In the lobby of a modest Bombay hotel, 20 young women from across India arrive for an intense, month-long beauty boot camp. They are the hand-picked contestants for the Miss India pageant, the ultimate glamour event in a country that has gone mad for beauty contests. Winning the coveted title means instant stardom, a lucrative career path and, for some girls, freedom from the constraints of a patriarchal society. But as the popularity of pageants has exploded, so have the controversies surrounding them. Through dramatic vérité action and unprecedented behind-the-scenes access, The World Before Her sweeps back the curtain to reveal the intimate stories of young women determined to win the crown and the forces that oppose them. Hindu fundamentalists view pageants and their "international" beauty standards as immoral and a symbol of the rapid Westernization of India; protests are common.
Yet amid pageant dazzle and heated rhetoric, filmmaker Nisha Pahuja ensures the faces and voices of India's young women remain front stage centre. As the contestants move through beauty boot camp, Pahuja travels to another corner of India to visit an annual camp for young girls run by the Durgha Vahini, the women's wing of the militant fundamentalist movement. Through lectures and physical combat training, the girls learn what it means to be good Hindu women and how to fight against Islam, Christianity and Western influences by any means necessary. The Indian government says these camps promote terrorism and is trying to ban them. Until now, they have never been filmed. At the camp we meet a dynamic Durgha Vahini youth leader who has already fought on the front lines and says she is willing to die for her beliefs. Yet her passionate desire to work for the cause sparks constant household friction; her father insists she will marry and soon.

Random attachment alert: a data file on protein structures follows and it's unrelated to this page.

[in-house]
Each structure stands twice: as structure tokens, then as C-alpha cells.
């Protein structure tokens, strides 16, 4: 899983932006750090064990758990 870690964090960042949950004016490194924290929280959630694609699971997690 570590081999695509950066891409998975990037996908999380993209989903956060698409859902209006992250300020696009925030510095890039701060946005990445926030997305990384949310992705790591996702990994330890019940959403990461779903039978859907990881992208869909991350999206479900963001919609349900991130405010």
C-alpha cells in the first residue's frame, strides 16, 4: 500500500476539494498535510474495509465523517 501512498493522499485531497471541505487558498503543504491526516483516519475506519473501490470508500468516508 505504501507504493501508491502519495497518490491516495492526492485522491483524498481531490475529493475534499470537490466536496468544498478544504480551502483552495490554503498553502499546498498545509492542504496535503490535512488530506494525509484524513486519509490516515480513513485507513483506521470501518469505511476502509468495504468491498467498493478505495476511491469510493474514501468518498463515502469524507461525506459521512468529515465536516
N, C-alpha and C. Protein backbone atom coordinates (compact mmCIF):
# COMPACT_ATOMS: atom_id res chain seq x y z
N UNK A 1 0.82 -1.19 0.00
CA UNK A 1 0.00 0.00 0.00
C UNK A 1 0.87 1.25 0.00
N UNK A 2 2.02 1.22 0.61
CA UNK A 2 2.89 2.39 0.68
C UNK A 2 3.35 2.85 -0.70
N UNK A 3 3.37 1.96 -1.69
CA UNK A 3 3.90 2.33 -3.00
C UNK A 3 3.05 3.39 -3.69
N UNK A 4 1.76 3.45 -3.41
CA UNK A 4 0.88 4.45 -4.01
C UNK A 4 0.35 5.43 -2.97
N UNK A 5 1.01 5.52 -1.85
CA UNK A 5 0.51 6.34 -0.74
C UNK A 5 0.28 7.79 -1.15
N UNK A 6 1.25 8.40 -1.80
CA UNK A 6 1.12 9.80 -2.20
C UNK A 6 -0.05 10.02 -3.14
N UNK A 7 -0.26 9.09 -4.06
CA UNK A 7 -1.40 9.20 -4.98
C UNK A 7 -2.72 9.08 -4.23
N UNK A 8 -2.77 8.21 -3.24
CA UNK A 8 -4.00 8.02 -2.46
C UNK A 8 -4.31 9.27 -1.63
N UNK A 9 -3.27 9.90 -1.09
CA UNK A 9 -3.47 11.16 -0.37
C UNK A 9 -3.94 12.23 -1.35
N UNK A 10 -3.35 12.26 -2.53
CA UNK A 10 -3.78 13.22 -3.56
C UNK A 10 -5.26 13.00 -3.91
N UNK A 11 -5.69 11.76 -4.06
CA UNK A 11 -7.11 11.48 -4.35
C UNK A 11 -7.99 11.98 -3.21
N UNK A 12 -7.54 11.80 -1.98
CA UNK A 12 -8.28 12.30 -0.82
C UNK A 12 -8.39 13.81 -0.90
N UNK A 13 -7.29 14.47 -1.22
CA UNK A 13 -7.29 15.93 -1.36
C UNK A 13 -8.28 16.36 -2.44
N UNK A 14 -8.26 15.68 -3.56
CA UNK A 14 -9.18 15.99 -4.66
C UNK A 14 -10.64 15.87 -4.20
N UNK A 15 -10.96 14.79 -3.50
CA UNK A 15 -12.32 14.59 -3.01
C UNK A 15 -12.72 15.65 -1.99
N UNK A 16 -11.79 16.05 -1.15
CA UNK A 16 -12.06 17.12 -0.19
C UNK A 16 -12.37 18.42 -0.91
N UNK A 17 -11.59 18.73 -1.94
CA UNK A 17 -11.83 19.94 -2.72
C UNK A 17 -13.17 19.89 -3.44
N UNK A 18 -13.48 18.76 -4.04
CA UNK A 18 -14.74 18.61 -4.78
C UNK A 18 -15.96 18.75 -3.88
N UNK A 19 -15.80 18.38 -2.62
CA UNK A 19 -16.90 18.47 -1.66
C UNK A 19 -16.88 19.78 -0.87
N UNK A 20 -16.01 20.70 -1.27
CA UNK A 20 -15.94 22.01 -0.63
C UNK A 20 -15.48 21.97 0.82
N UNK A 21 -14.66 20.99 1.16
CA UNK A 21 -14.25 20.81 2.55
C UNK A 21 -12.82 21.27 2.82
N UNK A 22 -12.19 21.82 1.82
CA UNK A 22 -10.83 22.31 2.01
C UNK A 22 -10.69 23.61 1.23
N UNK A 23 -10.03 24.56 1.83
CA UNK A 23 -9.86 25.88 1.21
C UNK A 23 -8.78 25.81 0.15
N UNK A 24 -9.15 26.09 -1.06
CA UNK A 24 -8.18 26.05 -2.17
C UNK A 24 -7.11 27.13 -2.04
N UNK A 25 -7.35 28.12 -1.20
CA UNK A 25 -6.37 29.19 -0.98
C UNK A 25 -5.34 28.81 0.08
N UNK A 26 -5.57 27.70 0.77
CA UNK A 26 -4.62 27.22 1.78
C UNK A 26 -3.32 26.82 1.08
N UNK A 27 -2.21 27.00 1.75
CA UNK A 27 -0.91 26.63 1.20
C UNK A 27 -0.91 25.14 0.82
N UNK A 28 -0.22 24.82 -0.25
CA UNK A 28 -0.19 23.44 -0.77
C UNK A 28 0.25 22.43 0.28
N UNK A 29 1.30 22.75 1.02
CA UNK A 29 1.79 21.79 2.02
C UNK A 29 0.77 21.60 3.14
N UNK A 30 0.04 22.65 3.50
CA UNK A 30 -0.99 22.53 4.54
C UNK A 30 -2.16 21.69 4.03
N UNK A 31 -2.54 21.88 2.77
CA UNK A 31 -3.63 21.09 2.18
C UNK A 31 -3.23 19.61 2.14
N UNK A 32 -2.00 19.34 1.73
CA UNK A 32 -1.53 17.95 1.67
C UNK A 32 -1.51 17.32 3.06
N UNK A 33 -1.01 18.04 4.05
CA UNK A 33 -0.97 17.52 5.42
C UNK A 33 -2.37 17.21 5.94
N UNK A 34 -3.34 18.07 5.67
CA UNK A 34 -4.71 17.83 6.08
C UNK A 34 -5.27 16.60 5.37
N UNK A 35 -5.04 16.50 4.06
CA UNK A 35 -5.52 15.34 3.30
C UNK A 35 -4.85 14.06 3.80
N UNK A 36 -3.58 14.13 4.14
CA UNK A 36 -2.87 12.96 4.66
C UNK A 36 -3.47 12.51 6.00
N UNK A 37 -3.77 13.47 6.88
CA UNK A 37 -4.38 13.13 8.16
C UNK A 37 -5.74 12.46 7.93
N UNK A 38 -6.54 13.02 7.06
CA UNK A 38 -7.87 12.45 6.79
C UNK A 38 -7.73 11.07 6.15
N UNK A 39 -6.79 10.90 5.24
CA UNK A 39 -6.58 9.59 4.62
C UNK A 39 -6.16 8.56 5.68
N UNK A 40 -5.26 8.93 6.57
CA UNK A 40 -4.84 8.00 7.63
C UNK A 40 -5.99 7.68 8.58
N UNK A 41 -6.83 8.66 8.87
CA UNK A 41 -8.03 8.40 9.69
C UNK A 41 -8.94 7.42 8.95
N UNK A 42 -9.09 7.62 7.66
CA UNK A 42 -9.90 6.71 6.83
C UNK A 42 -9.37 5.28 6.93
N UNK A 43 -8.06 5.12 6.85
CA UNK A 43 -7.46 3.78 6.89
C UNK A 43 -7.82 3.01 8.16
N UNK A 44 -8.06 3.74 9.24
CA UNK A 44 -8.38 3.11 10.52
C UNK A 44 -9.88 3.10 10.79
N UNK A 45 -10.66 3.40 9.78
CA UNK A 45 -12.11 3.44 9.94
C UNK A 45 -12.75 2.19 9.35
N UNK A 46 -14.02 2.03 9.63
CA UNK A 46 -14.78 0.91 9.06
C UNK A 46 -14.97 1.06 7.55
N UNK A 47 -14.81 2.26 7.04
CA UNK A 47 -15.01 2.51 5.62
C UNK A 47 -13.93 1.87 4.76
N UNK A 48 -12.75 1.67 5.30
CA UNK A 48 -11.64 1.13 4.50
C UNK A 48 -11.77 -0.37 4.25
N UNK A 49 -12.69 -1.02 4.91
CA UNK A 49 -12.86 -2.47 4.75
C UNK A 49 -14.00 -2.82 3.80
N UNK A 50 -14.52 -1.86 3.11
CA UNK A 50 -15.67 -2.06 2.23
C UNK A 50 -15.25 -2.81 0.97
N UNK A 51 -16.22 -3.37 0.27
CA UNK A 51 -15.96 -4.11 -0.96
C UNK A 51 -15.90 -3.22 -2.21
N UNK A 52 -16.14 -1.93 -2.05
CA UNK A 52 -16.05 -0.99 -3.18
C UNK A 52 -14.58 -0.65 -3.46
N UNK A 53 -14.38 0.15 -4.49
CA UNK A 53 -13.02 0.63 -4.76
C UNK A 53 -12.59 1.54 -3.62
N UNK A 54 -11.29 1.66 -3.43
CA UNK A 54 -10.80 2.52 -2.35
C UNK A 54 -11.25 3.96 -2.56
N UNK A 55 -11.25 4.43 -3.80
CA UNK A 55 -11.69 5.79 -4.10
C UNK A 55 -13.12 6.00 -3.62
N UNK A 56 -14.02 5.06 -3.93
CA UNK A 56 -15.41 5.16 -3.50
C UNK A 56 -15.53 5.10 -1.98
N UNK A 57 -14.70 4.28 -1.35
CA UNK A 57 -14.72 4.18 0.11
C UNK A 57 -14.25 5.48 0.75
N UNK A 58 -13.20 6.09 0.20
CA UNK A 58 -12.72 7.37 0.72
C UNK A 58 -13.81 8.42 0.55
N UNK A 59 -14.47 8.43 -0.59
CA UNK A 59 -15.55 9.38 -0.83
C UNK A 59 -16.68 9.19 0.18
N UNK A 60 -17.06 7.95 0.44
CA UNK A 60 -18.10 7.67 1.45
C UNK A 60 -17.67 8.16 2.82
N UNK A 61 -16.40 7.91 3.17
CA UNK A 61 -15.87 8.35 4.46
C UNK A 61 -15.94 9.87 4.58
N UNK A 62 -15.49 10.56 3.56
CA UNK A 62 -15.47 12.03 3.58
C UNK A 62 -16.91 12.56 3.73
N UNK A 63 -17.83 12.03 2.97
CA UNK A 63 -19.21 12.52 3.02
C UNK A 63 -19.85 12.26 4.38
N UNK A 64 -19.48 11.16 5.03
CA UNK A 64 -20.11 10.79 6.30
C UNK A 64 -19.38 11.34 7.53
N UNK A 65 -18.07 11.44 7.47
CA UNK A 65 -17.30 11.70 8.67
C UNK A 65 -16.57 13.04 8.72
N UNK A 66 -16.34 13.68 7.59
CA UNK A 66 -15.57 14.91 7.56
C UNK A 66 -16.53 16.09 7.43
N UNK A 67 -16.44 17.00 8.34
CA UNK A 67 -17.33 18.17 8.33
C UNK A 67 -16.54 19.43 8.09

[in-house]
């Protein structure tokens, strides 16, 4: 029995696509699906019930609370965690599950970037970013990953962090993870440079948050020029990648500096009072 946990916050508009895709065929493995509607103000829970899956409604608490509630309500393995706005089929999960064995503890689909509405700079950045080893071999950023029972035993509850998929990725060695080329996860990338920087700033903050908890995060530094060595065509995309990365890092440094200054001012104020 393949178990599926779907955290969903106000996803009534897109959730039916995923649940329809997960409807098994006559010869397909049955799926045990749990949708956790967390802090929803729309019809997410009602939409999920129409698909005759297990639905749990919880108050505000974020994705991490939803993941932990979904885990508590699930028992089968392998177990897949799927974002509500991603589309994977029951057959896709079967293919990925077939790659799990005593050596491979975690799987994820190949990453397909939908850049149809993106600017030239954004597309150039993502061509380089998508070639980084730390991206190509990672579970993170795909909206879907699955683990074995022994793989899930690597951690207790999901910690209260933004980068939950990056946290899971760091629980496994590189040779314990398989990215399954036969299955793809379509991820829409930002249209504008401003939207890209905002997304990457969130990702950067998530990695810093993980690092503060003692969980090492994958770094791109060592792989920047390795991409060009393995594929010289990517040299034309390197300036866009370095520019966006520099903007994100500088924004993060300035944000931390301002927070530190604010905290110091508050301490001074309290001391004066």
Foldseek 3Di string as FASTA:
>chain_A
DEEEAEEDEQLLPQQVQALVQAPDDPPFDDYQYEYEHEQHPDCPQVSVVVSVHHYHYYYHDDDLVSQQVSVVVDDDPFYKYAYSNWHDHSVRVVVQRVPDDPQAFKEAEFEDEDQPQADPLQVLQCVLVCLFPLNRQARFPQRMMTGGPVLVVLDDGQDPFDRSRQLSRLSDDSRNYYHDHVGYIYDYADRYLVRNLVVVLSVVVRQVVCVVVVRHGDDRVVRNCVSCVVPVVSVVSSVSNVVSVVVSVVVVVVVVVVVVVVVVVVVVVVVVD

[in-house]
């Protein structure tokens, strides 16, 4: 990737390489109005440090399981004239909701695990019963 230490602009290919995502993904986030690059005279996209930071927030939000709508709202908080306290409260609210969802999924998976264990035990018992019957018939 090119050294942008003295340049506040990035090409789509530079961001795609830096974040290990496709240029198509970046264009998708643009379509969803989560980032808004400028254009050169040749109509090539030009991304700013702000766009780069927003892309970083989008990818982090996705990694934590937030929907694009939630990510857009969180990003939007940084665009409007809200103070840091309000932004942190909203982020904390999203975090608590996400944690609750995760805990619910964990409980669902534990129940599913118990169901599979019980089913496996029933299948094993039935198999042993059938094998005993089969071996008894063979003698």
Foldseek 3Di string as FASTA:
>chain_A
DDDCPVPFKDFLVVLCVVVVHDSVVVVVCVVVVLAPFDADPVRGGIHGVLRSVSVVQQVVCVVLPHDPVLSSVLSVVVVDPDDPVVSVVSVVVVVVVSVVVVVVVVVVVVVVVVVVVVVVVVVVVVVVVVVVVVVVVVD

Moving between the transformative action at both camps and the characters' private lives, The World Before Her creates a lively, provocative portrait of the world's largest democracy at a critical transitional moment. These young women may represent opposing extremes but in their hearts they share a common dream: to help shape the future of India as she meets the world before her.